“New Means, Same Abiding Truth: St. Paul’s Legacy Continues Through His Spiritual Daughters”
Homily for the Mass of Farewell for the Daughters of St. Paul
2nd Sunday in Ordinary Time, Year “B”
January 13, 2024; St. Pius X Parish
When we read through the Scriptures about the life and ministry of the prophets, for each one there is a description of the prophet’s calling. It is striking how varied that experience can be among them: some are hesitant, filled with self-doubt, and reluctant to go; others respond immediately when they receive the call, ready to go where the Lord directs them with great alacrity.
Call of the Prophets
The case of the prophet Samuel was something like that. He was dedicated to God from his birth, having been an answer to the prayers of his previously childless mother Hannah, who had promised God to dedicate her child to Him if He would grant her prayer. Thus, along with her husband Elkanah, she entrusted her child to the priest Eli. However, as our first reading informs us, at the time of his calling “Samuel was not familiar with the Lord, because the Lord had not revealed anything to him as yet.” This is because, as we are told in the First Book of Samuel right before the verse where our first reading began, at that time “the word of the Lord was scarce and vision infrequent.”
This was around the year 1000 BC, at the end of the period of the Judges and right on the verge of the establishment of Israel as a kingdom. Samuel would, in fact, be the one – albeit reluctantly and regrettably – to inaugurate the monarchy by anointing the first king. All of this – the infrequent visions, the scarce word of the Lord, the people’s rebellion in asking for a king – was because the people as a whole had turned away from the true God Who had made a covenant with them and instead turned toward the worship of pagan idols. And so Samuel, even though growing up in the Temple and being weaned on his religion from his birth, needed guidance in hearing the voice of the Lord. It was his mentor, the priest Eli, who understood and properly guided him. I suppose today we would say that he served as Samuel’s spiritual director.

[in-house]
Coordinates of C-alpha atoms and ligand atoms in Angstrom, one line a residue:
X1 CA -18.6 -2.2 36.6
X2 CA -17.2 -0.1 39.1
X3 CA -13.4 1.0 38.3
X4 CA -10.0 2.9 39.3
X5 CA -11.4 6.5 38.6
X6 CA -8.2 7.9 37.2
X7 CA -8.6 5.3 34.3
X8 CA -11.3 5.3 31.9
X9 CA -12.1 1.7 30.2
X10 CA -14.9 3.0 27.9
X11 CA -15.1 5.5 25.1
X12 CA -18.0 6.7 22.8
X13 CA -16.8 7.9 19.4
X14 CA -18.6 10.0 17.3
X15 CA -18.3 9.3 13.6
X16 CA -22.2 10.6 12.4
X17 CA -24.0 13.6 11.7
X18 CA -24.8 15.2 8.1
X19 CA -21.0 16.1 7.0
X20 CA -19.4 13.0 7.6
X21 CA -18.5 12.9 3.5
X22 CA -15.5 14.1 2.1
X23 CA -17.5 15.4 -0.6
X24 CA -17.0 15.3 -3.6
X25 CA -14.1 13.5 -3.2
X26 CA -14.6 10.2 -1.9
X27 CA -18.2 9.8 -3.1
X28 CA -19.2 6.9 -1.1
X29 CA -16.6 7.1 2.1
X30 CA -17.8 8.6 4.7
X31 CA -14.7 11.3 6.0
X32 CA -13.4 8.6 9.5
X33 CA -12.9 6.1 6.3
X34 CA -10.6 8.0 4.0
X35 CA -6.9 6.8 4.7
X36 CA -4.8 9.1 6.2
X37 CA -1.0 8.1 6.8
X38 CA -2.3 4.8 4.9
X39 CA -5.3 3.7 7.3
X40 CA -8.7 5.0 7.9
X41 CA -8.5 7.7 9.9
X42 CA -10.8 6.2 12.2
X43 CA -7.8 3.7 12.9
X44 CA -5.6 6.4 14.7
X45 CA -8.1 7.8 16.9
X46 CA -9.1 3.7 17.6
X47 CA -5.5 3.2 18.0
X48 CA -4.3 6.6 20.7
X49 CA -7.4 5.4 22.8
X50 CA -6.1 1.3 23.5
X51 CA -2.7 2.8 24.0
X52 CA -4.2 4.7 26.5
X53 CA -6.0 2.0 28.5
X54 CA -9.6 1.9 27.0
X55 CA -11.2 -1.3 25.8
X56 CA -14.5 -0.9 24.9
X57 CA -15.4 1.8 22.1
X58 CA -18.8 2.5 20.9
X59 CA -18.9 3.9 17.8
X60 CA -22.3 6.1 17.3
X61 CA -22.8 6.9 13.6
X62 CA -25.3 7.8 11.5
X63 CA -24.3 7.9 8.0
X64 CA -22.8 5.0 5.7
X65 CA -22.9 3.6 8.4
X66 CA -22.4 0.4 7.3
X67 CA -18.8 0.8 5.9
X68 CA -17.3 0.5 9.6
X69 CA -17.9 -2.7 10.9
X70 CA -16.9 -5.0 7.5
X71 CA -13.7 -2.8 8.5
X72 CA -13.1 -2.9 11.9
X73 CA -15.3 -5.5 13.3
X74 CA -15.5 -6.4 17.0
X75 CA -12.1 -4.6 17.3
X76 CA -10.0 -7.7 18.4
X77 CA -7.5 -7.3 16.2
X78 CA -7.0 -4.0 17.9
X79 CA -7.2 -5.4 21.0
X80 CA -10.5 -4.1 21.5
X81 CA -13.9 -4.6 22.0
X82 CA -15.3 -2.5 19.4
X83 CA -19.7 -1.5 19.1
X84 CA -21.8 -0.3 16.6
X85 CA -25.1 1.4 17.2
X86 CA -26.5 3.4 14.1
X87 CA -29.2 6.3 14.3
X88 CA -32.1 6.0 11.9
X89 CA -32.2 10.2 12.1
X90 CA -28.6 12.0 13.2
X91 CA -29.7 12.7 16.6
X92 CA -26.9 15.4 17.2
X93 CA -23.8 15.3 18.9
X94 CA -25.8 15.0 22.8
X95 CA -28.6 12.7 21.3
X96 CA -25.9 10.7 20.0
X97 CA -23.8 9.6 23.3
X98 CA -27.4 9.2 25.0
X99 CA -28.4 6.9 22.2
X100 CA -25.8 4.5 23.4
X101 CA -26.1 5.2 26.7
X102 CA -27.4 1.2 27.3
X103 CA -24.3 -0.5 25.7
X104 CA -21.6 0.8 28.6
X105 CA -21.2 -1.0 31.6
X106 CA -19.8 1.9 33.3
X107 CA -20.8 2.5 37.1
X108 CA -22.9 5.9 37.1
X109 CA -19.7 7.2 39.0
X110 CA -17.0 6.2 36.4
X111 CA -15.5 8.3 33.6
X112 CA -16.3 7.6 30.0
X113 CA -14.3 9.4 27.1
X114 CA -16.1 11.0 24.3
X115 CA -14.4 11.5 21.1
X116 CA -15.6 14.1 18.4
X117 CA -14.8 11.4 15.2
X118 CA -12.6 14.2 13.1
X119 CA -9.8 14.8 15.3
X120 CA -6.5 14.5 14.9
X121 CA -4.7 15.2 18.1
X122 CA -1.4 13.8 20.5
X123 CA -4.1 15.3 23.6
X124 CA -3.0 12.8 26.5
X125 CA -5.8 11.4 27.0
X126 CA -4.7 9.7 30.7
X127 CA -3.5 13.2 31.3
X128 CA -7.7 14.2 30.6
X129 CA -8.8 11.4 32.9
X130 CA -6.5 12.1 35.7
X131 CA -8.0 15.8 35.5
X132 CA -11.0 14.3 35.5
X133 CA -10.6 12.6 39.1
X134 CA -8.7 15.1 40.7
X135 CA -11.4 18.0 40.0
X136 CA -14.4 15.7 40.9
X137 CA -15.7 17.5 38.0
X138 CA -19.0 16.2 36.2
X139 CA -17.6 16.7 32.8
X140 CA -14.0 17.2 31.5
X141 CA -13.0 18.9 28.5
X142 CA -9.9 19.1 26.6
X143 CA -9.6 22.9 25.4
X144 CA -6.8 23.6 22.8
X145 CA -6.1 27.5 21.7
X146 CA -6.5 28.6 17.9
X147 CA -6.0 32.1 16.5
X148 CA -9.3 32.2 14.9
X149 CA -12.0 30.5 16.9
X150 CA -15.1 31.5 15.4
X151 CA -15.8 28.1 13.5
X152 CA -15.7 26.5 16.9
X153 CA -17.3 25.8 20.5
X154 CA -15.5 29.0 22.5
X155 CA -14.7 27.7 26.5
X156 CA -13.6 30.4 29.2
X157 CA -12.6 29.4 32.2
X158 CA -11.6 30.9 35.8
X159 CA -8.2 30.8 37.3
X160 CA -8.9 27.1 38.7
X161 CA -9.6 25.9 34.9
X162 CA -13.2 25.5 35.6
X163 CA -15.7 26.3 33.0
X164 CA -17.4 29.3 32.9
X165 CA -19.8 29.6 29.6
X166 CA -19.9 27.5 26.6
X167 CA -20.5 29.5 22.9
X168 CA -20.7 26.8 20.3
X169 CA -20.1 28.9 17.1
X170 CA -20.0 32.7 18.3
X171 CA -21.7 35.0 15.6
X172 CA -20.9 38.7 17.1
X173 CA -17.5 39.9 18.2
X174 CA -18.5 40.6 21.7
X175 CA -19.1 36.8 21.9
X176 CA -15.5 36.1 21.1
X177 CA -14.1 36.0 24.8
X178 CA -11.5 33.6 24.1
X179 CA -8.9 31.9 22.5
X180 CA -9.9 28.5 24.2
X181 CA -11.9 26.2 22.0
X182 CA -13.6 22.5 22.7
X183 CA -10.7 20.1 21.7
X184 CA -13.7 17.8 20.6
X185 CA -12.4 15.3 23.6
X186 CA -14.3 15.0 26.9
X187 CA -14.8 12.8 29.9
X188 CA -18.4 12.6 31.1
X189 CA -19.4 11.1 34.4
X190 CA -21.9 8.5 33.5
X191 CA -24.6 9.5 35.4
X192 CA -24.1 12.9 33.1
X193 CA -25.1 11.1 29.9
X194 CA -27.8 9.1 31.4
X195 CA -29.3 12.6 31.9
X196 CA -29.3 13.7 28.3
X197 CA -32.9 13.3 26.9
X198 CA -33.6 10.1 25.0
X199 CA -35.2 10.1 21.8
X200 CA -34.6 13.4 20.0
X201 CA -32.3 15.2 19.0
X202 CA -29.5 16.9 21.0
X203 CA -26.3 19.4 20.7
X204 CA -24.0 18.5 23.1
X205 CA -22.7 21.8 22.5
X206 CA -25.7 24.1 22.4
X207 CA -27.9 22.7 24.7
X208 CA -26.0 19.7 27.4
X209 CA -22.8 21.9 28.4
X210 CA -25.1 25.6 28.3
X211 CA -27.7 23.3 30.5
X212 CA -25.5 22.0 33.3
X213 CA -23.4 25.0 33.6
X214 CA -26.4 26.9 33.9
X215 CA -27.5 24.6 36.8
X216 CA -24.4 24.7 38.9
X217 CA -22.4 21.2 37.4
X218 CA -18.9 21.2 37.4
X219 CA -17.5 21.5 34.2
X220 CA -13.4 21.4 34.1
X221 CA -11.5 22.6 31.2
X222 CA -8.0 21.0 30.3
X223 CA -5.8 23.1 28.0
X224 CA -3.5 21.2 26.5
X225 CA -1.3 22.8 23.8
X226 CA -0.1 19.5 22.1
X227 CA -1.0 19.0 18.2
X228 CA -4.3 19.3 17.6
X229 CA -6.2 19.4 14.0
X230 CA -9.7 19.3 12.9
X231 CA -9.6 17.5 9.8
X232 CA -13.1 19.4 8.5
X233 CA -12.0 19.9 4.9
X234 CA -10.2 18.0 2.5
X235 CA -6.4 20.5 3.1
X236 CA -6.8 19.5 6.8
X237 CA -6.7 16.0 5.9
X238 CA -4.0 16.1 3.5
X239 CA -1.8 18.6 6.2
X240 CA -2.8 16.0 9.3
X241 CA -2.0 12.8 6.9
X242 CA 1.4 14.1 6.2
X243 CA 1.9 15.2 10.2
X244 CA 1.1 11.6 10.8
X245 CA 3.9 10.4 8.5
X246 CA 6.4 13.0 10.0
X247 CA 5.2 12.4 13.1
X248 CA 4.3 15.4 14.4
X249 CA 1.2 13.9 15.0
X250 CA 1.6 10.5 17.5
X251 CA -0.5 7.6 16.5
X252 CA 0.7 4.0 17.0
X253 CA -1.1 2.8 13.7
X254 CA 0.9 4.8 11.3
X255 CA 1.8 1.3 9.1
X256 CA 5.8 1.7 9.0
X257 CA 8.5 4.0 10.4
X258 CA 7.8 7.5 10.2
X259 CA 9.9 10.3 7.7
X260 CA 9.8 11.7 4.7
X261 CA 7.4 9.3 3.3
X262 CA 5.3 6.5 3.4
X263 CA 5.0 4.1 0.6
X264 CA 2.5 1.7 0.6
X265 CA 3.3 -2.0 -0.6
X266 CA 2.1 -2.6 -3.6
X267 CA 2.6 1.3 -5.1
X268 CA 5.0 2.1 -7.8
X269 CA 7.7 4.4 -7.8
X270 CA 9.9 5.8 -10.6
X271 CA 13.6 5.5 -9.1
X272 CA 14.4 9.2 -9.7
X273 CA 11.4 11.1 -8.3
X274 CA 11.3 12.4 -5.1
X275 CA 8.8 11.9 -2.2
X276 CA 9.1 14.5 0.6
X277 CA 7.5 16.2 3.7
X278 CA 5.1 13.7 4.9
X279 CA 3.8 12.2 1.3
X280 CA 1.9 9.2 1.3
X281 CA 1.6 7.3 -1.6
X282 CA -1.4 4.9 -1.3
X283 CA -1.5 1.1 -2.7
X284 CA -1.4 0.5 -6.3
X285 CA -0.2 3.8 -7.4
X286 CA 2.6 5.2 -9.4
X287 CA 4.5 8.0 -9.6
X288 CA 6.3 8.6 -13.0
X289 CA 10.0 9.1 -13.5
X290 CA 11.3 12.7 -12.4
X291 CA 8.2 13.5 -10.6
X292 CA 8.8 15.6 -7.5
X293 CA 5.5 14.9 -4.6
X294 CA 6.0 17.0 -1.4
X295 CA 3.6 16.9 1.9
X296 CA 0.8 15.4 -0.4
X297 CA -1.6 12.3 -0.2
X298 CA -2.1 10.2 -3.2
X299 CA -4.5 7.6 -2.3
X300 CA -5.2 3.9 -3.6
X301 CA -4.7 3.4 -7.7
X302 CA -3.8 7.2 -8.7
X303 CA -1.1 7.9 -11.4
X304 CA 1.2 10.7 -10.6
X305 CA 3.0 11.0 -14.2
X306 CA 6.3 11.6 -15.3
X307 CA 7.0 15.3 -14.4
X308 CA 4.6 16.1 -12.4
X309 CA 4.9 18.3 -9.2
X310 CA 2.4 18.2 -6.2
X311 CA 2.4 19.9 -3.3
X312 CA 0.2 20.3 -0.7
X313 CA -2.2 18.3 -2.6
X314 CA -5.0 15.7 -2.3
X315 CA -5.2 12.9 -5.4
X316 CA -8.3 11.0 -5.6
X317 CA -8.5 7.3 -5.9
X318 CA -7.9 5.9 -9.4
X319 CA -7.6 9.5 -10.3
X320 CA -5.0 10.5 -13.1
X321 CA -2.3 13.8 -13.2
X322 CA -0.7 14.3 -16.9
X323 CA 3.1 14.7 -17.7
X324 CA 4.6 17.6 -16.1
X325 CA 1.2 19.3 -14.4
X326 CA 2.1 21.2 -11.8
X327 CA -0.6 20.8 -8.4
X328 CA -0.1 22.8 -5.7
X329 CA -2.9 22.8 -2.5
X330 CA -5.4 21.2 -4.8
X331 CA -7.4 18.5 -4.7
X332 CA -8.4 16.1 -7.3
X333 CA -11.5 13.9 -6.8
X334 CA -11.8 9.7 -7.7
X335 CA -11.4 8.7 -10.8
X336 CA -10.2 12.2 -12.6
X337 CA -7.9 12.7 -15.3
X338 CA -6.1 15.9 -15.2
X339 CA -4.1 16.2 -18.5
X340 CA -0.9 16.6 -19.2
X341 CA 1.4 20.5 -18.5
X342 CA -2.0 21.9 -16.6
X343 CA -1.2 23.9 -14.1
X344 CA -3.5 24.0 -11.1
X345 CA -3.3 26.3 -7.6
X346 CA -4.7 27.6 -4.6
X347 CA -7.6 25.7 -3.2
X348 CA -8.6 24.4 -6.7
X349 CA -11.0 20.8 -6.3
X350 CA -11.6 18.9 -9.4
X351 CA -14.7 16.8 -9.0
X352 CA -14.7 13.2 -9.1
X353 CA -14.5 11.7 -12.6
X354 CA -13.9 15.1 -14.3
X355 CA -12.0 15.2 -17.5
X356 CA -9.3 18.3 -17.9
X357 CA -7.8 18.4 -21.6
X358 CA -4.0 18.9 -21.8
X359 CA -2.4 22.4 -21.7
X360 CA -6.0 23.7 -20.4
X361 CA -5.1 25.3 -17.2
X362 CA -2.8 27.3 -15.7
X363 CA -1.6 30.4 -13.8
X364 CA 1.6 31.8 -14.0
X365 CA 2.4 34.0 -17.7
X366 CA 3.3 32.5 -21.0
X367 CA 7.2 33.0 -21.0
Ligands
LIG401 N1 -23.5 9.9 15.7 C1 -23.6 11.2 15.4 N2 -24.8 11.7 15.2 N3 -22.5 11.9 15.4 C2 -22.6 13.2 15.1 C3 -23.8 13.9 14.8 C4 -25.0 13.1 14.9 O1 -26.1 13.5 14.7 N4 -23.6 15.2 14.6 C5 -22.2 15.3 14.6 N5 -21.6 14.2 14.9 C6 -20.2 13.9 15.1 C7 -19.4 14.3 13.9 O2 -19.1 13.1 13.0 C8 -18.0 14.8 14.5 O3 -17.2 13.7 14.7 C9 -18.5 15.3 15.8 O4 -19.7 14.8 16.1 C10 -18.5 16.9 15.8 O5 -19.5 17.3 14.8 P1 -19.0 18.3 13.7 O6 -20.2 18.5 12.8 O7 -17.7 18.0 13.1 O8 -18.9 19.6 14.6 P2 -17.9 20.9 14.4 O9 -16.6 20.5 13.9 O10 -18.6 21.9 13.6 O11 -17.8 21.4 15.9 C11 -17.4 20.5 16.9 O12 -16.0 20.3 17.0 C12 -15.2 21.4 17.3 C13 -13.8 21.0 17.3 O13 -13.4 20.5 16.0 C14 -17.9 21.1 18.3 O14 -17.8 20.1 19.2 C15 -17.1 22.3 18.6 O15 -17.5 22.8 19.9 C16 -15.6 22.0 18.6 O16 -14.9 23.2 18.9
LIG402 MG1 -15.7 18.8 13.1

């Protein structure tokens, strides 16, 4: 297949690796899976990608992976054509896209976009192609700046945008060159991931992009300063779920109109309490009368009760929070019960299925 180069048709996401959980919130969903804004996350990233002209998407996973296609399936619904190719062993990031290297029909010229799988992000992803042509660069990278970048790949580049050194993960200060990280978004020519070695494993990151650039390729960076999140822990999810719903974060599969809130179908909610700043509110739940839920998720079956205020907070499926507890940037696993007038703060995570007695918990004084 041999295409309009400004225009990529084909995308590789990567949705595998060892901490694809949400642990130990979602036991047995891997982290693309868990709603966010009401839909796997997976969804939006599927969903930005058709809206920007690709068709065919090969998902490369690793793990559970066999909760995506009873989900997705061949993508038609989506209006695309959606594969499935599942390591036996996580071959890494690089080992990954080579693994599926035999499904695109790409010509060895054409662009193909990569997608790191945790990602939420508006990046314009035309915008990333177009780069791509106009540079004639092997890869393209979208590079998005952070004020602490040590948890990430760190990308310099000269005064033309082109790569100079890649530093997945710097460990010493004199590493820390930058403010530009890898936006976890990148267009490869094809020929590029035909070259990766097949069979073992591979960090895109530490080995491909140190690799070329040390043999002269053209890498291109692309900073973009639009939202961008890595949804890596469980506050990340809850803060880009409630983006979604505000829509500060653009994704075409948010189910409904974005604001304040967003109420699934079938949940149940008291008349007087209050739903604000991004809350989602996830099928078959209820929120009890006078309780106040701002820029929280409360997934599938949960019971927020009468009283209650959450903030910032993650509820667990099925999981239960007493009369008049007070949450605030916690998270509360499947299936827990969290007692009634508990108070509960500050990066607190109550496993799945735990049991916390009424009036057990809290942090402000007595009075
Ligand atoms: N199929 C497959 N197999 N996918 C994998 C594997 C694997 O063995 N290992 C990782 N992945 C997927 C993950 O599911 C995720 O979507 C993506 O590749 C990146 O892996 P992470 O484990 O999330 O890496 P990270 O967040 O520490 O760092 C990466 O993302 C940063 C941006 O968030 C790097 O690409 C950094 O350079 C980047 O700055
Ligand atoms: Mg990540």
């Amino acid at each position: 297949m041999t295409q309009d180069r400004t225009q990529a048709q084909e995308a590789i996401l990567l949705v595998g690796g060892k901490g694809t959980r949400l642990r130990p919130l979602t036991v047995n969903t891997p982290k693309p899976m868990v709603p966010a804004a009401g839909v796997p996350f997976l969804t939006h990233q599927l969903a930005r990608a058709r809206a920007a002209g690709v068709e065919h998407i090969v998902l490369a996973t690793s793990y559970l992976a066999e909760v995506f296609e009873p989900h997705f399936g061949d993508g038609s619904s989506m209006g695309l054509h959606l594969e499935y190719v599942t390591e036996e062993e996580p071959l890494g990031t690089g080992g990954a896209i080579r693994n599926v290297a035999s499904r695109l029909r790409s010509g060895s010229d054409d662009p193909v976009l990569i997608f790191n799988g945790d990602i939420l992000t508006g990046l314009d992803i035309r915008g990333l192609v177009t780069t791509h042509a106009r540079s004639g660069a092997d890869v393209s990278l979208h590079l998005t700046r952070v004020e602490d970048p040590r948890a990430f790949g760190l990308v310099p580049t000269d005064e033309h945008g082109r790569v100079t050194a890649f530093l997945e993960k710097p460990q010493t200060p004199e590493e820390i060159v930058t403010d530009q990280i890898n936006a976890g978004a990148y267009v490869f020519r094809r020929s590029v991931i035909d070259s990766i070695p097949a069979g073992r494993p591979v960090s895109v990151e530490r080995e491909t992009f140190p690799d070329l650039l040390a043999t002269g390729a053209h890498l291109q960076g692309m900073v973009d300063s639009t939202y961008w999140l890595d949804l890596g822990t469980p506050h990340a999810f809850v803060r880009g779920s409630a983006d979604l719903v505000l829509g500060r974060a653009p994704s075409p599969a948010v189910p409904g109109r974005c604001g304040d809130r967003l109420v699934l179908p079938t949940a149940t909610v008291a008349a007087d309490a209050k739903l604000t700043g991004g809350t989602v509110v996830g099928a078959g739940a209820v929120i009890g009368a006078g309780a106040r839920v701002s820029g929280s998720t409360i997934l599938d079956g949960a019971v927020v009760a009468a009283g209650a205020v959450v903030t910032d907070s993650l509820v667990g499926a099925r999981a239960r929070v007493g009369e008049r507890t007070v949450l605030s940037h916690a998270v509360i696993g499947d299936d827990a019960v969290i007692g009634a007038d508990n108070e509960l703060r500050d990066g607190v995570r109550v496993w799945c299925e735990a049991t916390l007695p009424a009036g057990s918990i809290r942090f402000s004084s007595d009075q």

At any rate, we hear how, when Samuel finally understands, he responds immediately. But there is a little change of phrase here to show that Samuel still had much growth left in getting know the One Who called him. Notice what Eli tells Samuel to respond: “… if you are called, reply, Speak, Lord, for your servant is listening.” And notice what he is quoted as actually saying: “Speak, for your servant is listening.” It is as if he is not yet ready to utter that title, “Lord,” for he is still learning how to hear Him and how to address Him. We might say that he knew who he was, and what his place was before his God.
Call of the Apostles
We can say exactly the same for the prophet John the Baptist, who represents the end of the long line of Old Testament prophets. He, too, knew his place before the one whose forerunner he was called to be: the Messiah, the Son of God whom the Father would send into the world. We see this heroic humility reflected in the story of the call of the first two apostles from today’s Gospel. The people were ready to acclaim John as the Messiah and to entrust all power to him; instead of riding this tide, though, John points out the true “Lamb of God.”
Each of the apostles, too, has his own particular experience and story of being called to that vocation. Today we hear about Andrew and another unnamed apostle. Their calling begins with spiritual curiosity, and continues with openness to invitation. They follow John, and are open to his direction, even when it was away from him (I suppose John was also something like a spiritual director to these two apostles). They are looking for something (as Jesus asks them, “What are you looking for?”), and they respond to the invitation of the Lamb of God, “Come, and you will see.”
An apostle, though, is not meant to stay apart; an apostle is sent to share and spread the Good News. And here we see Andrew immediately putting his vocation as apostle into practice: the first thing he does is go to his brother Simon Peter, inform him that he found the Messiah, and then bring his brother to him.
In this sense the apostle embodies the whole mission of the Church: to be set apart with the Lord, in order to go out and proclaim him to the world. And this, of course, is what the first Christians did, and Christians have done ever since. We are called to be evangelizers. That means we must know how to proclaim the truth of the Gospel in every time and place, in the particular culture in which we find ourselves.